Scheduled Learning And Teaching ActivitiesSmall group teaching201:0020:00Seminars
Guided Independent StudyIndependent study1120:00120:00Review lecture material and prepare for small group teaching
Total200:00
Teaching Rationale And Relationship

Lectures will introduce students to the leading ethical theories of modernity. Students will also be taught how such theories can illuminate current ethical debates and discussion time will be inserted so students can develop the skill of applying these theories in order to enlighten current debates.

Reading Lists

Assessment Methods

The format of resits will be determined by the Board of Examiners

Other Assessment
Description Semester When Set Percentage Comment
Essay1A502000 words
Essay2A502000 words
Assessment Rationale And Relationship

The first essay is one out of six standard topics whereas the second can be designed by the student with the tutor’s help and approval. This makes it possible to assess knowledge acquisition, interpretative skill and theoretical understanding as well as the analytic and critical abilities of the student. The essays test the ability to think creatively, self-critically and independently as well as managing one’s own work to set time limits. This assessment method also gauges the students’ ability to move between generalisation and appropriately detailed discussion, and to cite relevant texts and interpret them adequately.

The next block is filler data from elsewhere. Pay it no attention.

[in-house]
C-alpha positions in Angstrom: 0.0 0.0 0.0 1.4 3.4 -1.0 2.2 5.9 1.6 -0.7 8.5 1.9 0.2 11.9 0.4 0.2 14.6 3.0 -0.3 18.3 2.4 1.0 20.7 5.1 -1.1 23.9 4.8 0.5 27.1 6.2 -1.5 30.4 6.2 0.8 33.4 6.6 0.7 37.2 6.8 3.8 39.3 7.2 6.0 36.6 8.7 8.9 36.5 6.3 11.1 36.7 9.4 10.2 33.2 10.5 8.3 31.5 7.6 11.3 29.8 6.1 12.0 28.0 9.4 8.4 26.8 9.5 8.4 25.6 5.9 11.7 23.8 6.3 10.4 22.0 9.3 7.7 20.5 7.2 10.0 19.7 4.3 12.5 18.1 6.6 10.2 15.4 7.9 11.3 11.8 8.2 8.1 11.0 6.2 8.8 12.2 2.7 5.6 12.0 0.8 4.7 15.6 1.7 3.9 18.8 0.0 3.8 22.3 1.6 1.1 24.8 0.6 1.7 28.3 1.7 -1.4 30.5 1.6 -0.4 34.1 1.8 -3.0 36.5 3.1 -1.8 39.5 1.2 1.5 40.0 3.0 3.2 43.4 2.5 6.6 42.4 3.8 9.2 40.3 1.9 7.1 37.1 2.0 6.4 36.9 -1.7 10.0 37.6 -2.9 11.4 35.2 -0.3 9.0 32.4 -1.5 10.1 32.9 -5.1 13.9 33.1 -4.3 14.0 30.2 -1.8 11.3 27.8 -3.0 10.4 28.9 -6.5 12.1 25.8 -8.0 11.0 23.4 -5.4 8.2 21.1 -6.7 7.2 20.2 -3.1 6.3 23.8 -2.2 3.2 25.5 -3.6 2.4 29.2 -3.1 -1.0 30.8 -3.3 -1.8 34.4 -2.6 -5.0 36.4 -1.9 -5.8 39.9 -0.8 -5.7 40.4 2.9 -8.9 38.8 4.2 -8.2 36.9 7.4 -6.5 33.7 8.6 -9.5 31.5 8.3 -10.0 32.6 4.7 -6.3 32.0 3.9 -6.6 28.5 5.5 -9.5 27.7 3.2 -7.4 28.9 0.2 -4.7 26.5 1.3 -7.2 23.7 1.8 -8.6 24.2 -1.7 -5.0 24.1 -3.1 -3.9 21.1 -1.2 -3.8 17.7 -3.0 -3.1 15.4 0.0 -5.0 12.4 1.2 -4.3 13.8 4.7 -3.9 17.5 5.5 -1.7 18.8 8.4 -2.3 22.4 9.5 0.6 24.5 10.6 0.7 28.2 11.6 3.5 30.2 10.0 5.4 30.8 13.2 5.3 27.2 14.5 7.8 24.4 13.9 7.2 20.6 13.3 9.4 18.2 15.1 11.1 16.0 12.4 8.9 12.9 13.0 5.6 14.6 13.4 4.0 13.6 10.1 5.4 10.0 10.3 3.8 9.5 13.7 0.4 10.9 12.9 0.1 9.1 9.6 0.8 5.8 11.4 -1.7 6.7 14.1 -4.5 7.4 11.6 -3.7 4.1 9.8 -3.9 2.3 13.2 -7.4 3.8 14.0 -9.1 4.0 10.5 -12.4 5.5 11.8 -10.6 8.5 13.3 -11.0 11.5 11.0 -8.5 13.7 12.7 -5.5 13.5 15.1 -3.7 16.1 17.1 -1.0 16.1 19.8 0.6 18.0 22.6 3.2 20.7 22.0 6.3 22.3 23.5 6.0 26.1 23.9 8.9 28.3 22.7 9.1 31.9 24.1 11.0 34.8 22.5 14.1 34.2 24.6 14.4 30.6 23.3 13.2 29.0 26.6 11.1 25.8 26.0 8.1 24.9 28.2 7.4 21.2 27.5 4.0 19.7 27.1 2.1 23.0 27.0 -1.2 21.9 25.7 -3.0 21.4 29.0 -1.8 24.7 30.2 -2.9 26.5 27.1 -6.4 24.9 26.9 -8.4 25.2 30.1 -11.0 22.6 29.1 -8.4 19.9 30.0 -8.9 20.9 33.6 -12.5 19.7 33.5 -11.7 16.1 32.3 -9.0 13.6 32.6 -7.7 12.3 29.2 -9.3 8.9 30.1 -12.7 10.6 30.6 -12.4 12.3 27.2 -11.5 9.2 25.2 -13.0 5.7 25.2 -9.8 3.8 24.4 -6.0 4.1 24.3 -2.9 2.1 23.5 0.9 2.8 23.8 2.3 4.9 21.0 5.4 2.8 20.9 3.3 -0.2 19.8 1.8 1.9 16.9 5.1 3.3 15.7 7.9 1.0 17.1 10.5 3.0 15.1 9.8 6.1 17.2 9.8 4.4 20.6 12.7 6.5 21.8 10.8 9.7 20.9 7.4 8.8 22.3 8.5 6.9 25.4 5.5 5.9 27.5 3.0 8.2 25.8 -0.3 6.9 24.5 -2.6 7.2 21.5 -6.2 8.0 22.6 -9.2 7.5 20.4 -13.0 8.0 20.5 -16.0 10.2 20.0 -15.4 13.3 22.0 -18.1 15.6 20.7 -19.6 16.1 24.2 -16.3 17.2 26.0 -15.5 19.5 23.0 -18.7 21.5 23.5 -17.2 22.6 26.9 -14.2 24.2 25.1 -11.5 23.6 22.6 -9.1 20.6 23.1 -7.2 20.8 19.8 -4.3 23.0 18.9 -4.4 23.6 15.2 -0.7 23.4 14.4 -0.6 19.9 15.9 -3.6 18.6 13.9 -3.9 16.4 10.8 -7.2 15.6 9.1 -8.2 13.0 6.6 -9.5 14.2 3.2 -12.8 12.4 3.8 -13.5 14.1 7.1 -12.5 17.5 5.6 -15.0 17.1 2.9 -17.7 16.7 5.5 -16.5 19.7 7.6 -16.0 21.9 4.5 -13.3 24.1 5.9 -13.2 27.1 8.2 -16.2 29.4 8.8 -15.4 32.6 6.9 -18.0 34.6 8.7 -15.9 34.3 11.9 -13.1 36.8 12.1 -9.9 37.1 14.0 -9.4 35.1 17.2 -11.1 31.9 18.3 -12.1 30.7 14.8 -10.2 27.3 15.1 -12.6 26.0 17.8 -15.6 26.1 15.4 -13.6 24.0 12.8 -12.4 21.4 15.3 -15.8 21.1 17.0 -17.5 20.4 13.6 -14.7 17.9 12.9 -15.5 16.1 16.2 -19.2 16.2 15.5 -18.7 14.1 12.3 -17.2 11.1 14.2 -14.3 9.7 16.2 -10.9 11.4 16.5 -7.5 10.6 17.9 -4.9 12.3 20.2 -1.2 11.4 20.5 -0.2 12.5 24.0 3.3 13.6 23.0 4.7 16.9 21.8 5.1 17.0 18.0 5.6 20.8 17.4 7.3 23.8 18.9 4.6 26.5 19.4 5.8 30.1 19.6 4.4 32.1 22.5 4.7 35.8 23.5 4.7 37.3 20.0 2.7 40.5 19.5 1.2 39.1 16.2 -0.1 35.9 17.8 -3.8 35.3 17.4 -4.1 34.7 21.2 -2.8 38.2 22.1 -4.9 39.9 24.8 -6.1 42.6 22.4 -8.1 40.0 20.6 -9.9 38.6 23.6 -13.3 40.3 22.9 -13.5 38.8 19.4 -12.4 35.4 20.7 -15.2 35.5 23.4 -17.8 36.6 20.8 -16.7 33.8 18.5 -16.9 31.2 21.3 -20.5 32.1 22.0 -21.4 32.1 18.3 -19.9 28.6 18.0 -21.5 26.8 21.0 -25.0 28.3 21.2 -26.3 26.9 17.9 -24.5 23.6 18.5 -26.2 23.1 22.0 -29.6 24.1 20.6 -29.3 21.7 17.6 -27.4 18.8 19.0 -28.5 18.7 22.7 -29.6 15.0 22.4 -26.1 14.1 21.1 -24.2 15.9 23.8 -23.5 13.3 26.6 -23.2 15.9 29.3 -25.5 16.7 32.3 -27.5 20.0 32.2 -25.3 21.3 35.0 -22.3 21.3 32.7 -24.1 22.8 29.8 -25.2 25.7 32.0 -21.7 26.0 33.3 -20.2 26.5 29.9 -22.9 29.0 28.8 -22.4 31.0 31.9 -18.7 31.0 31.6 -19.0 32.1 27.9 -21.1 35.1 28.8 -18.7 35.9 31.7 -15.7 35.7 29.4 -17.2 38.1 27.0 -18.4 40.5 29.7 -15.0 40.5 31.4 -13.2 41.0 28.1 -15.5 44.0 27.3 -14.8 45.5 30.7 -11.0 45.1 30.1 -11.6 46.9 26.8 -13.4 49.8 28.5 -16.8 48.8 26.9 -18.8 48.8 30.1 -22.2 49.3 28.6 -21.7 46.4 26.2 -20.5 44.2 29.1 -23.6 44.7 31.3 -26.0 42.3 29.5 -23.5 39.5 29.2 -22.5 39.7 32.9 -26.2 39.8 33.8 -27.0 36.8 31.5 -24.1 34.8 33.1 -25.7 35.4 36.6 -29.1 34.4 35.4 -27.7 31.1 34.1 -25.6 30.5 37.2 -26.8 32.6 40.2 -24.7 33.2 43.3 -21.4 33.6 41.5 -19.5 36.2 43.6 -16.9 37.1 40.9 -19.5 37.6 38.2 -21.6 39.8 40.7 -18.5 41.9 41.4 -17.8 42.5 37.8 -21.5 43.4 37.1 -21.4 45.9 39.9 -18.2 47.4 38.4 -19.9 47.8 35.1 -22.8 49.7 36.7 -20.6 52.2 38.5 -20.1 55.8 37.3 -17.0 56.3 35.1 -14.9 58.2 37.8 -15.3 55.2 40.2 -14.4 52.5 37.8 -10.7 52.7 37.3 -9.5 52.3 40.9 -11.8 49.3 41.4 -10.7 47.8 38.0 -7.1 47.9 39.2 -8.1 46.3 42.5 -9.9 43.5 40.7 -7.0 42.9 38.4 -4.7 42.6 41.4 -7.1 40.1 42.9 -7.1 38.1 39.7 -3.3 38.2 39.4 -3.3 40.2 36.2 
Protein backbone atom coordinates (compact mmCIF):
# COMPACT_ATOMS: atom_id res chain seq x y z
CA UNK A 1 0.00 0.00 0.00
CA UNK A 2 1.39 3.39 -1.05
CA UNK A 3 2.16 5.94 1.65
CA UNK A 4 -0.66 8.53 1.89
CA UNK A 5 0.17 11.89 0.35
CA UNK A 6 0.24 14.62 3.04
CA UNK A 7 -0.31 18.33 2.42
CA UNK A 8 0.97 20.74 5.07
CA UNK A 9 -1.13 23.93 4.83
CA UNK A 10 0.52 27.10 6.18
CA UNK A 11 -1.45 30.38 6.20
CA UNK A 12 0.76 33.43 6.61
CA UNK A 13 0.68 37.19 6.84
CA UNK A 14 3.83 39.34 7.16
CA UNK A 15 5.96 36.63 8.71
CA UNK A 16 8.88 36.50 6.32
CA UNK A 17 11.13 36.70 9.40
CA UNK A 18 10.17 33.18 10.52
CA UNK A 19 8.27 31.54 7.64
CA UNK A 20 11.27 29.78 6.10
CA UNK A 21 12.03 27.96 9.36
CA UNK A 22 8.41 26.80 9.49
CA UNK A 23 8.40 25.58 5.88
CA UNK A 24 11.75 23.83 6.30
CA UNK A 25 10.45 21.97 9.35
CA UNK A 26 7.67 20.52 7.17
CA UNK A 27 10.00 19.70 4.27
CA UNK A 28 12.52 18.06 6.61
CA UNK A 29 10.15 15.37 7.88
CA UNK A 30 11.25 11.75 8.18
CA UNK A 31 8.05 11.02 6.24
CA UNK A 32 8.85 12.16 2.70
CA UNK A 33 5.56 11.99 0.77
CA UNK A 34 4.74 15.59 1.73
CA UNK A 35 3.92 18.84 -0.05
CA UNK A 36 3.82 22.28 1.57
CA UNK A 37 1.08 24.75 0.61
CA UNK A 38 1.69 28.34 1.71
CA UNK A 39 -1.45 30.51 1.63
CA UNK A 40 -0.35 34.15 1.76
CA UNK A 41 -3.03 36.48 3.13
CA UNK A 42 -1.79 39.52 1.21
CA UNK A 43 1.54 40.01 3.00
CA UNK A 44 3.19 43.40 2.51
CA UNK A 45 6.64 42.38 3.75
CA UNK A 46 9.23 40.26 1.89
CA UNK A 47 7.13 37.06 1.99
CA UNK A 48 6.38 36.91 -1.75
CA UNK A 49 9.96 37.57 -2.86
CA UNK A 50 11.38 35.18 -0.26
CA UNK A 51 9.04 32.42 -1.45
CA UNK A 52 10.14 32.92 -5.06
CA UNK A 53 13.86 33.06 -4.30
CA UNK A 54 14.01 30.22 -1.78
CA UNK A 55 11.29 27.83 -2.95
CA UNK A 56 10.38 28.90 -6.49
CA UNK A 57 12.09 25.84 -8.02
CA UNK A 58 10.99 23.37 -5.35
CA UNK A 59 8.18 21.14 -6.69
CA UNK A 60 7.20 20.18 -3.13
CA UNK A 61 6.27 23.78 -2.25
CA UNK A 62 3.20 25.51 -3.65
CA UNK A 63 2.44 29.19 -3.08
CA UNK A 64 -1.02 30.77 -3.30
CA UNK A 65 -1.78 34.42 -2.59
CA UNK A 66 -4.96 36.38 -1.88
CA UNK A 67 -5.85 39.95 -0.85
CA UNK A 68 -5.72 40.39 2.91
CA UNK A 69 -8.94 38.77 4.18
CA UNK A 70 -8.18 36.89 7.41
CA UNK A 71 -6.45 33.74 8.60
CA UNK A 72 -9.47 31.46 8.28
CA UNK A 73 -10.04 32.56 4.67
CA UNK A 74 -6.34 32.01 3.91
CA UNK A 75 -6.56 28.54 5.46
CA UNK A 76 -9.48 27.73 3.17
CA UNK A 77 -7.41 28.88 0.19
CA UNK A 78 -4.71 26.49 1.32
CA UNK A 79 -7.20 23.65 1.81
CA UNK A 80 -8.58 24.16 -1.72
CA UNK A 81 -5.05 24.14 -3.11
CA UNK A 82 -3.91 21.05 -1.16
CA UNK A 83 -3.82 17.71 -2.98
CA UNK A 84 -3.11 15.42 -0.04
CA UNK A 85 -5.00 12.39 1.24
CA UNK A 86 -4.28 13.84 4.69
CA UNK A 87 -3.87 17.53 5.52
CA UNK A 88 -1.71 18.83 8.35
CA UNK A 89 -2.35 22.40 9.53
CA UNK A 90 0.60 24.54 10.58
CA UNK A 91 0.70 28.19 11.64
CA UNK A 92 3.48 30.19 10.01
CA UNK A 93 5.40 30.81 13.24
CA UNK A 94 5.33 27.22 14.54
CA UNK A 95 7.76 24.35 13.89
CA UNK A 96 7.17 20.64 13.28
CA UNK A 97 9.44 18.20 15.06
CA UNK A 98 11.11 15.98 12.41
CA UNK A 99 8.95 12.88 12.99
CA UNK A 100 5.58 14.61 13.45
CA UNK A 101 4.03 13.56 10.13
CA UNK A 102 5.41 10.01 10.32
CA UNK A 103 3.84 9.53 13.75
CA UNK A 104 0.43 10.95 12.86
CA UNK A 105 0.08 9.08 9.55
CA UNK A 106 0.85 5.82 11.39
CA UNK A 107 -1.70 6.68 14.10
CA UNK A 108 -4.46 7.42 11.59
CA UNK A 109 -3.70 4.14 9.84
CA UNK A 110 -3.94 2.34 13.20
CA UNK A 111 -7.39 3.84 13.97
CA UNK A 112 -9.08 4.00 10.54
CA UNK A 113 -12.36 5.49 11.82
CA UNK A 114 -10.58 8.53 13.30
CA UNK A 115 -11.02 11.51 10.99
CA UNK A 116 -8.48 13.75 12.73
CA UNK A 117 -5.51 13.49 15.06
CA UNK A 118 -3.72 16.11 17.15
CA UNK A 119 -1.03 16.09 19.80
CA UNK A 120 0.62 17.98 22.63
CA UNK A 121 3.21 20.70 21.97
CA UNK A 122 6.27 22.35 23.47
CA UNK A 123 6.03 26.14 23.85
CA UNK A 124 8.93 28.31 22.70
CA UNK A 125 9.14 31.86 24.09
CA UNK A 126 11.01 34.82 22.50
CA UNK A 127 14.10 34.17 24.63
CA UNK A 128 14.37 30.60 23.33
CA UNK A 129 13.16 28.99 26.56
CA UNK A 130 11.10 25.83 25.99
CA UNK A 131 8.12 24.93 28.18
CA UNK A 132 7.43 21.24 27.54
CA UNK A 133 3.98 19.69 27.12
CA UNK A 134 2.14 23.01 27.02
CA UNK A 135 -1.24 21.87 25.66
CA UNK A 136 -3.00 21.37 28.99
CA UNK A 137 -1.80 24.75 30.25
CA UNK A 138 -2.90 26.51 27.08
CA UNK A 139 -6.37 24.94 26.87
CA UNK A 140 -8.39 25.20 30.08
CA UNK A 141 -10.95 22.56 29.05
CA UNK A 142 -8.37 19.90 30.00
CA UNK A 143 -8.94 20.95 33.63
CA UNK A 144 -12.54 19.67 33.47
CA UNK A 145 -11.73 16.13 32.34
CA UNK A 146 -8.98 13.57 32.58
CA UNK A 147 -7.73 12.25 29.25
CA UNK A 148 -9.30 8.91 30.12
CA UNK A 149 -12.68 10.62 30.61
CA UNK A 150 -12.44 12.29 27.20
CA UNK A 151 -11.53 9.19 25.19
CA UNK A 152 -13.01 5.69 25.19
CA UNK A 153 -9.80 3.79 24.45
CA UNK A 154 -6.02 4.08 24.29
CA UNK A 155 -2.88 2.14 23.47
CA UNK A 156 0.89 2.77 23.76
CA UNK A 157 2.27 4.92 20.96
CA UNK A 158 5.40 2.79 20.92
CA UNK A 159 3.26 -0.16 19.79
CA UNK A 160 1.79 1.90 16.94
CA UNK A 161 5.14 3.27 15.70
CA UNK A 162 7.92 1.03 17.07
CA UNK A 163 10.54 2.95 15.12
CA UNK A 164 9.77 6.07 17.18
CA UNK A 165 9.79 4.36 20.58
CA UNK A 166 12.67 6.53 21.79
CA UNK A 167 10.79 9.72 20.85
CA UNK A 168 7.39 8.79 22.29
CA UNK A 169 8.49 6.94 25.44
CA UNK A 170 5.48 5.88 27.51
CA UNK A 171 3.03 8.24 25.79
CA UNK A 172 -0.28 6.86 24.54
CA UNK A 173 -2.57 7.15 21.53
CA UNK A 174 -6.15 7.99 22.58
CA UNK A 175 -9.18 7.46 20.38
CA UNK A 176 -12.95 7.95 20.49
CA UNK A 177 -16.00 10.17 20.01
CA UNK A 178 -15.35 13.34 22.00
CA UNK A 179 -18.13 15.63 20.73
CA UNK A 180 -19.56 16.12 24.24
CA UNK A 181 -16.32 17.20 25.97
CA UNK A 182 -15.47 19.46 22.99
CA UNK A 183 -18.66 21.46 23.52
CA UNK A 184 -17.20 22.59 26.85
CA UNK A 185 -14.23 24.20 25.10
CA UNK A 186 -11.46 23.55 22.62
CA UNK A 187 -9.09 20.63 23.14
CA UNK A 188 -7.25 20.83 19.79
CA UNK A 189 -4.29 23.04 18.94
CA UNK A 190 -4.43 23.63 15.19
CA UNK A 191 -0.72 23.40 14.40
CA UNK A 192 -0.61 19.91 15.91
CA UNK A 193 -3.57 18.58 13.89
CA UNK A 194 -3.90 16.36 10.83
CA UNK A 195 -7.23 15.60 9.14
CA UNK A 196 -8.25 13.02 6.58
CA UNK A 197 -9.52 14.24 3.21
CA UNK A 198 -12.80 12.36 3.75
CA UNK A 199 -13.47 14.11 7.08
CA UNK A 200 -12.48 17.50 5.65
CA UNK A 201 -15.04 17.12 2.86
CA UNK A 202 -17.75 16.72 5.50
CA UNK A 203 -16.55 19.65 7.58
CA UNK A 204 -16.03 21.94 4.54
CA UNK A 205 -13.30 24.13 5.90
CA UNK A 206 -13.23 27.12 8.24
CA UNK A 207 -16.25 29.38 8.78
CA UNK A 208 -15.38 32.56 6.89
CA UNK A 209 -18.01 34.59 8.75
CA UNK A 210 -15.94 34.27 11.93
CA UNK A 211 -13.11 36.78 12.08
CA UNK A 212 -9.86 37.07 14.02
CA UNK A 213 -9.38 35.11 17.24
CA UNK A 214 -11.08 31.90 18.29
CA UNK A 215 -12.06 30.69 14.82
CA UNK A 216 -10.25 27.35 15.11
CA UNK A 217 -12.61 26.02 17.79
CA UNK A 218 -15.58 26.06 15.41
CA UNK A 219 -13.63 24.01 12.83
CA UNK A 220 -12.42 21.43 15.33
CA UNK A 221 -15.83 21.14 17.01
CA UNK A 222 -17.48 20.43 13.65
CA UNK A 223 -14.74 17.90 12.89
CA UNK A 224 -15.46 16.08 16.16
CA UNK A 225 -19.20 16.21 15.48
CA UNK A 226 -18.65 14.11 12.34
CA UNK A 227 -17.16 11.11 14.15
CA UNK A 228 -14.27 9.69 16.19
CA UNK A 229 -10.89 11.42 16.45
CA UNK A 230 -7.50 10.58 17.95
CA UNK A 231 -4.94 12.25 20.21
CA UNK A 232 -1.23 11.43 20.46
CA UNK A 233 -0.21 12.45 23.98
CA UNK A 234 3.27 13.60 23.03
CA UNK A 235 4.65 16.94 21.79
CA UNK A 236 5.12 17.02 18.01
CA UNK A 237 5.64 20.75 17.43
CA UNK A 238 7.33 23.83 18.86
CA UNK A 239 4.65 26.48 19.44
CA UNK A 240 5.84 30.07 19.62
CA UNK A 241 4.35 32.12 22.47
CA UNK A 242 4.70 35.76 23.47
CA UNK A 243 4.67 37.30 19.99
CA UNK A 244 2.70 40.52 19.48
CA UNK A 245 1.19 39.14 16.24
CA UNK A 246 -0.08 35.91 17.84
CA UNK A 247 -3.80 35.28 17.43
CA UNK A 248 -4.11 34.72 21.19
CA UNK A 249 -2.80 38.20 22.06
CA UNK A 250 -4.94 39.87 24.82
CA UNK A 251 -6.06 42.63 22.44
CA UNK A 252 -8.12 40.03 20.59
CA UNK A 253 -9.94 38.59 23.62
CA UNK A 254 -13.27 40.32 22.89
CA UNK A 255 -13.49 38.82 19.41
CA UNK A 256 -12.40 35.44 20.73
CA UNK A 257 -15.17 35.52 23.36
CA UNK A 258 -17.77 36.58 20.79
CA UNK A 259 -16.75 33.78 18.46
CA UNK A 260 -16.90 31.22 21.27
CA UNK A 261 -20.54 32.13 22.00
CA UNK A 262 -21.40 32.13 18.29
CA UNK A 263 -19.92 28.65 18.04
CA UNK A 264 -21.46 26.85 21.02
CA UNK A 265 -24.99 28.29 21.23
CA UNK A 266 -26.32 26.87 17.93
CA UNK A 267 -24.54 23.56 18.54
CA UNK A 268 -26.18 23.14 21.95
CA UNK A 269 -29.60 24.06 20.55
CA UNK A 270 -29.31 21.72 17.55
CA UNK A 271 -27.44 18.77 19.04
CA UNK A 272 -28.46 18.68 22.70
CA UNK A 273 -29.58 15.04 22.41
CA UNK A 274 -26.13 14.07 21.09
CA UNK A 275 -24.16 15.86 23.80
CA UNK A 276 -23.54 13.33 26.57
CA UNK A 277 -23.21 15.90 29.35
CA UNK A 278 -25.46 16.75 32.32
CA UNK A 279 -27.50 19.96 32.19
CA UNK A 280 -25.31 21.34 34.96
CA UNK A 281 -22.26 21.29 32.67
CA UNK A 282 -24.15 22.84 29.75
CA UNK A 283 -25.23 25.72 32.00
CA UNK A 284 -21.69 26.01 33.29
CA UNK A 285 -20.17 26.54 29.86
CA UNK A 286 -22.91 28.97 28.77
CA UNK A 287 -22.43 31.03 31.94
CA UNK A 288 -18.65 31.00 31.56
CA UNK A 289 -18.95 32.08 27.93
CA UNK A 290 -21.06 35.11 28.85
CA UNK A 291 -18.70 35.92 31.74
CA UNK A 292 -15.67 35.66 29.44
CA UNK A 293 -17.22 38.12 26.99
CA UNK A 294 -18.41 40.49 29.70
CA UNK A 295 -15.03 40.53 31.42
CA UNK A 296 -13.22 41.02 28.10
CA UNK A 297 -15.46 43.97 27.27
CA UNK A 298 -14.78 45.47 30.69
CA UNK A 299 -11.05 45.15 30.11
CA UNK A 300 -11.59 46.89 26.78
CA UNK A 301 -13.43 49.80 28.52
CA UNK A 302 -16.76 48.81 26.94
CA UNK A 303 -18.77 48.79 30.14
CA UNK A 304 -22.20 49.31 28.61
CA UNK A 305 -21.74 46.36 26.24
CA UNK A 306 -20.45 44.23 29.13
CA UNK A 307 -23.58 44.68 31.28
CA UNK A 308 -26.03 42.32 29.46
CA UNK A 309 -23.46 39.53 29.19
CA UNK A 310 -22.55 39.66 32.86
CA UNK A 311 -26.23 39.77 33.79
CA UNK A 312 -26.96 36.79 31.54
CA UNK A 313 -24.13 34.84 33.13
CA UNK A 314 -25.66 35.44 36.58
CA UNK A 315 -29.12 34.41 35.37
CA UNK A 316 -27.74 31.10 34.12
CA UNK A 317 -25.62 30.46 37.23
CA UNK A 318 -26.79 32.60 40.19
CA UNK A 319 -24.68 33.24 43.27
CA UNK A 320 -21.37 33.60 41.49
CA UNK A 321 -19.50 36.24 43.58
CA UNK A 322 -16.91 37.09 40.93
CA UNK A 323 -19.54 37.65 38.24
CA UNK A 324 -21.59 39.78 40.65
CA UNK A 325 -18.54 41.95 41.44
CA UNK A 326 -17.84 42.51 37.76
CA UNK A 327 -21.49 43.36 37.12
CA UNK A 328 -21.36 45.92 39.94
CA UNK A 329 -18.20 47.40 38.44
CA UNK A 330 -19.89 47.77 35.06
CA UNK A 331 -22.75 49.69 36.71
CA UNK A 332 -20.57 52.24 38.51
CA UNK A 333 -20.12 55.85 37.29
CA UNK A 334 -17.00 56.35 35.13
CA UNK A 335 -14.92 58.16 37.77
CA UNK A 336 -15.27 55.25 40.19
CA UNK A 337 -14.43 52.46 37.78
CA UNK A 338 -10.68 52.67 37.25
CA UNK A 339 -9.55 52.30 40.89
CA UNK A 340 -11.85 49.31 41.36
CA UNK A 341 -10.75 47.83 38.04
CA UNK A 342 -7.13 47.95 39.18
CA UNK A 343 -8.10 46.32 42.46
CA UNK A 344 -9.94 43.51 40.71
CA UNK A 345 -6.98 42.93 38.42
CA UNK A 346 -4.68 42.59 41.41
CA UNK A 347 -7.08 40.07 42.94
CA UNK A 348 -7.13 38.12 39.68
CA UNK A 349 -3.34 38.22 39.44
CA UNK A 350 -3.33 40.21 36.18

Timetable

Past Exam Papers

General Notes

Original Handbook text:

Note: The Module Catalogue now reflects module information relating to academic year 14/15. Please contact your School Office if you require module information for a previous academic year.

Disclaimer: The University will use all reasonable endeavours to deliver modules in accordance with the descriptions set out in this catalogue. Every effort has been made to ensure the accuracy of the information, however, the University reserves the right to introduce changes to the information given including the addition, withdrawal or restructuring of modules if it considers such action to be necessary.